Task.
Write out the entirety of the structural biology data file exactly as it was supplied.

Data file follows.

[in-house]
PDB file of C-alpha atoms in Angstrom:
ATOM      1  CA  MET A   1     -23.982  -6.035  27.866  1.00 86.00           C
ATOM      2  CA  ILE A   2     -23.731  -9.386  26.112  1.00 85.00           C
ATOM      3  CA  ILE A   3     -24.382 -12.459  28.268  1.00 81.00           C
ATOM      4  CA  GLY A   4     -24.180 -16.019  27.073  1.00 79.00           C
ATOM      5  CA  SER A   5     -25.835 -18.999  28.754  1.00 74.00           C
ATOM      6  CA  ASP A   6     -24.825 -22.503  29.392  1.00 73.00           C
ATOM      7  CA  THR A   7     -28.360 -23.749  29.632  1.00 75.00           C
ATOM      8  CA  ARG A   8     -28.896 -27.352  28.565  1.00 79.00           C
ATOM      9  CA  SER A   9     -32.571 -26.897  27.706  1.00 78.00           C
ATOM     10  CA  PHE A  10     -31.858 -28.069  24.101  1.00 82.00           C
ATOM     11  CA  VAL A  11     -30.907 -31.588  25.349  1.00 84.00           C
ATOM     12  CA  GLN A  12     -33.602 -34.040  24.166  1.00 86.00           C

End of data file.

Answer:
[in-house]
PDB file of C-alpha atoms in Angstrom:
ATOM      1  CA  MET A   1     -23.982  -6.035  27.866  1.00 86.00           C
ATOM      2  CA  ILE A   2     -23.731  -9.386  26.112  1.00 85.00           C
ATOM      3  CA  ILE A   3     -24.382 -12.459  28.268  1.00 81.00           C
ATOM      4  CA  GLY A   4     -24.180 -16.019  27.073  1.00 79.00           C
ATOM      5  CA  SER A   5     -25.835 -18.999  28.754  1.00 74.00           C
ATOM      6  CA  ASP A   6     -24.825 -22.503  29.392  1.00 73.00           C
ATOM      7  CA  THR A   7     -28.360 -23.749  29.632  1.00 75.00           C
ATOM      8  CA  ARG A   8     -28.896 -27.352  28.565  1.00 79.00           C
ATOM      9  CA  SER A   9     -32.571 -26.897  27.706  1.00 78.00           C
ATOM     10  CA  PHE A  10     -31.858 -28.069  24.101  1.00 82.00           C
ATOM     11  CA  VAL A  11     -30.907 -31.588  25.349  1.00 84.00           C
ATOM     12  CA  GLN A  12     -33.602 -34.040  24.166  1.00 86.00           C